Making Code Review Software Tools Help, Not Hinder

Software automation tools can be a boon for developers who are preparing for a code review, and they can take away a lot of the bookkeeping drudgework. But don't expect software tools to replace human evaluation skills.

By Esther Schindler
Mon, December 22, 2008

CIO — Among the admirable hallmarks of software developers is that they always write tools to automate the boring or repetitive stuff. Tools can certainly assist in the code review process—particularly in ensuring that the code adheres to corporate style, collecting metrics and applying departmental programming policies—but some caution that you shouldn't depend overmuch on them.

In particular, look at automated tools as a way to help collect and manage information before or during a code review, or learn the structure of the software—not to do the analysis for you. "Software will help the code review process, but initially your investment will be in trimming down the rule set to get the most value out of the tool," says Micheal Lalande, director of technology at QLogitek, a SaaS supply chain solution provider. "Work with the smallest set of rules as possible, so that you can tune out the noise. As you tune the rule set, you will find that software will become better and better within the organization."

The tools exist to automate the things that computers do better, such as checking naming conventions or comments, so developers don't have to waste their time on those details. "Some of these things can be caught by tools like FXCop, for instance, so a senior programmer and a group of peers should not be going over them," says Christopher Buchino, director of software engineering at GotVMail Communications.

J. Schwan, managing partner of Solstice Consulting, points out that while software can help automate the creation of unit test cases and ensure code coverage in unit test identification, the tools can't replace code reviews. "There aren't any tools to my knowledge that can offer perspectives on opportunities for code reusability and efficiency. This is where the human mind prevails over the CPU and should be leveraged accordingly," says Schwan.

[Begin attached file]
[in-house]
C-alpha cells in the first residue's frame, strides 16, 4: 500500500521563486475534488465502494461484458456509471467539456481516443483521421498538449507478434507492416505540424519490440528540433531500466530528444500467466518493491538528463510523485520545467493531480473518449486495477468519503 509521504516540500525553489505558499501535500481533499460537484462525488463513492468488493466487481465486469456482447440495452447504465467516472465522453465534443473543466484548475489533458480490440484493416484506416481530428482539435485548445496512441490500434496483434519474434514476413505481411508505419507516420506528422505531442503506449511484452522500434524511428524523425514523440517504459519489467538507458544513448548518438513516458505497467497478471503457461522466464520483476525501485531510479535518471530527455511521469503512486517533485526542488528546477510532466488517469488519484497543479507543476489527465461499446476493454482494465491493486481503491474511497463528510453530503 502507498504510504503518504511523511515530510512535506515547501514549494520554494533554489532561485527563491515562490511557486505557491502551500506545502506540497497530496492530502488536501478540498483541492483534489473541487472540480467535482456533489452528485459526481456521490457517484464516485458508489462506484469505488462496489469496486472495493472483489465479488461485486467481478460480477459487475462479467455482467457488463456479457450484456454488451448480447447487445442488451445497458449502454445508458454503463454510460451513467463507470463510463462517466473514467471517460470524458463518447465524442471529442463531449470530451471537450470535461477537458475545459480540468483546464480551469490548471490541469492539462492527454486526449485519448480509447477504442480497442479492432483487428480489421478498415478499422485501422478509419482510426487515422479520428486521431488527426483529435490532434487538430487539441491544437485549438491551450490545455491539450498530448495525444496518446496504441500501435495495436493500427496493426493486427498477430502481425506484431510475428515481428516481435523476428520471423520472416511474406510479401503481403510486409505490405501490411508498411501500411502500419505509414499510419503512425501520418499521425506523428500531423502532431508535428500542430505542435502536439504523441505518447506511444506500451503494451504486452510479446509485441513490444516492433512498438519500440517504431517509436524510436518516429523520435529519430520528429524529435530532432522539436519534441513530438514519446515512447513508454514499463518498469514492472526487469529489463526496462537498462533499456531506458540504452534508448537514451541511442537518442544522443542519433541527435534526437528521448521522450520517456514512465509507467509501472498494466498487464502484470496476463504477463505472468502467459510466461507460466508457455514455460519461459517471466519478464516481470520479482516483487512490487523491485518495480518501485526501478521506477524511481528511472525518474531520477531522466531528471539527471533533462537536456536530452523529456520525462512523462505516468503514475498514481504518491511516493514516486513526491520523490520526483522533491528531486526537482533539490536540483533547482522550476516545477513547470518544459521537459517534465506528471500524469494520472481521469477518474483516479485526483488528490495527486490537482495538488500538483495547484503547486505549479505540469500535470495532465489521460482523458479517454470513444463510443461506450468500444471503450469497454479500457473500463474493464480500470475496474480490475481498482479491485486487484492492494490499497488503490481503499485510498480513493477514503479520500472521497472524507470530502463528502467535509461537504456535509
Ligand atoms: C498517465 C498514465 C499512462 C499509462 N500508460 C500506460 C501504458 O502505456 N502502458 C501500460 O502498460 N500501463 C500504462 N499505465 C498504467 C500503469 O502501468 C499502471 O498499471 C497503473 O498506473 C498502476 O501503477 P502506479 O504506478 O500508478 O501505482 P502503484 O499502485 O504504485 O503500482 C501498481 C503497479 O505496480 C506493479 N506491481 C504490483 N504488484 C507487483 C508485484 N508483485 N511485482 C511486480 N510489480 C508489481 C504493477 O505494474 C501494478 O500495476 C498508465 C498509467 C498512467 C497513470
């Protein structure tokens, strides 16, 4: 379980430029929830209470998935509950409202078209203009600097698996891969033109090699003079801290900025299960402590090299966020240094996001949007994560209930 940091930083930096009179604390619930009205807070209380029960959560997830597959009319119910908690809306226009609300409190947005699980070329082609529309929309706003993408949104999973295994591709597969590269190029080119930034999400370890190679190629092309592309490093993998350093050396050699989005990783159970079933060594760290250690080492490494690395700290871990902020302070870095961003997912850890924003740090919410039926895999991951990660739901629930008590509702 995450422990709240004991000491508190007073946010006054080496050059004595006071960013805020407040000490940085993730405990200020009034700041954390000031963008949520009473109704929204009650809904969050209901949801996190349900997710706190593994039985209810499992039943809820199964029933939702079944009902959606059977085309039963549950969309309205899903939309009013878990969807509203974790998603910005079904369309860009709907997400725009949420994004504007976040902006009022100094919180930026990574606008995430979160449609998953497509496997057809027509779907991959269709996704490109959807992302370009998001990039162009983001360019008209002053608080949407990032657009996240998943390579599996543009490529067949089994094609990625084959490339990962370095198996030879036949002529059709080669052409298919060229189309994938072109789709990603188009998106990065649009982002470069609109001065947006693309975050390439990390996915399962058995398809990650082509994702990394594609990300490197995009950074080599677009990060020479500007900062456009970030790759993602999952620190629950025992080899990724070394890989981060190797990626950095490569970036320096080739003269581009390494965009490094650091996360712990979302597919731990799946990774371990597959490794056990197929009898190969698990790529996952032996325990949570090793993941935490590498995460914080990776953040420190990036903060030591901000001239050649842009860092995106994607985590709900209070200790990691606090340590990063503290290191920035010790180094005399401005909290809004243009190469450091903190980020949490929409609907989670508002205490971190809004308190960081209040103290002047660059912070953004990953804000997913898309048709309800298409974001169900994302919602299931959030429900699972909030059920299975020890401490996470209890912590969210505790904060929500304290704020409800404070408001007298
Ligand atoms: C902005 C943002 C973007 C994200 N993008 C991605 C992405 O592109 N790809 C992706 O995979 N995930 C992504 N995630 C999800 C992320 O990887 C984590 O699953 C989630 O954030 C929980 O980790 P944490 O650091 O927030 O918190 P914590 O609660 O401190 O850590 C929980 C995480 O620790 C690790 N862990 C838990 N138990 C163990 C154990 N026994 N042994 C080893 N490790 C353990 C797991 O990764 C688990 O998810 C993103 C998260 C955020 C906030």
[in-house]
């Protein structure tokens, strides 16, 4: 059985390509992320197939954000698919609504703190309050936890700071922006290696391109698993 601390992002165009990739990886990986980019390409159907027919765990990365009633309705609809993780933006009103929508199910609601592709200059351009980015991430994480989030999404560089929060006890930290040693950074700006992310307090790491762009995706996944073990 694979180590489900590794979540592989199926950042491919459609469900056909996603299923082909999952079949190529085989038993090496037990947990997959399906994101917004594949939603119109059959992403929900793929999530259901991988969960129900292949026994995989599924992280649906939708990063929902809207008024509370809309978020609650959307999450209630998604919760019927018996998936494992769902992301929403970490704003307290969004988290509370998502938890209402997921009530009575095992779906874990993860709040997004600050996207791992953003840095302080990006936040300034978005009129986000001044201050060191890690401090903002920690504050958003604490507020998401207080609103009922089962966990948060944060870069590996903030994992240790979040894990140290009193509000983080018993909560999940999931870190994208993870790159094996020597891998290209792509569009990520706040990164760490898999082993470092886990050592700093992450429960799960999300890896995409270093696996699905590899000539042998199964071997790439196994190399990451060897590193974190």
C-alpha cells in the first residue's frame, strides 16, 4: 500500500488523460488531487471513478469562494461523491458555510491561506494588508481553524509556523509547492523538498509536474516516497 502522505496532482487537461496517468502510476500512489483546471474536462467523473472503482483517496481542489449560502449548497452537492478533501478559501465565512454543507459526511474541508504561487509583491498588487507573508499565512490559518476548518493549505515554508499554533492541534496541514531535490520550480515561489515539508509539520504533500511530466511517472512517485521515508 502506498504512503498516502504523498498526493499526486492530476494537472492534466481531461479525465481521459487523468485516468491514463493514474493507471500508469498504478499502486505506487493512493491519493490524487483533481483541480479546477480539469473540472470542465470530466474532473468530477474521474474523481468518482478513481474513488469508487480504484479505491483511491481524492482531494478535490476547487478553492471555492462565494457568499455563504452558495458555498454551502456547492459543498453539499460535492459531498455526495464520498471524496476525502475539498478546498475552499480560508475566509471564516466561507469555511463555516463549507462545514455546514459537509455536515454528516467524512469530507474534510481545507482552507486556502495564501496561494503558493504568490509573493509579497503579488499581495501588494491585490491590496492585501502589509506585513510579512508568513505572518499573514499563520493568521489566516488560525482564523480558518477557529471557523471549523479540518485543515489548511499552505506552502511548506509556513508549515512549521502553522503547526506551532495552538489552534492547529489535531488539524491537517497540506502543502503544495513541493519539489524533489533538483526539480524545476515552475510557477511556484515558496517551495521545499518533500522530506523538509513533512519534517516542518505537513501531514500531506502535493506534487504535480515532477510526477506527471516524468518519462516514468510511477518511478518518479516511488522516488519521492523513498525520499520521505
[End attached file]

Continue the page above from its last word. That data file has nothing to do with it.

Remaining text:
Or to put it in different terms: Someone once asked Fats Waller, in the early days of boogie-woogie piano, how he kept the right hand from doing what the left hand was doing. He said, "That's what I'm in the middle for."

But do turn to the tools for where they can help the team. Lalande suggests you run all code through an automated tool as often as possible. "This will handle the low hanging fruit, and will train developers in best practices for development. Focus this automated review on rulesets that you care about, as most code review tools cover more non-functional requirements than you are concerned about in your project." Doing so reduces the size of the report and provides more relevant results. Plus, he says, "Review all automated test results before making changes. You cannot take the results of an automated code review tool as gospel. Since these tools are designed to cover general cases, there may be specific reasons that you are breaking those rules."

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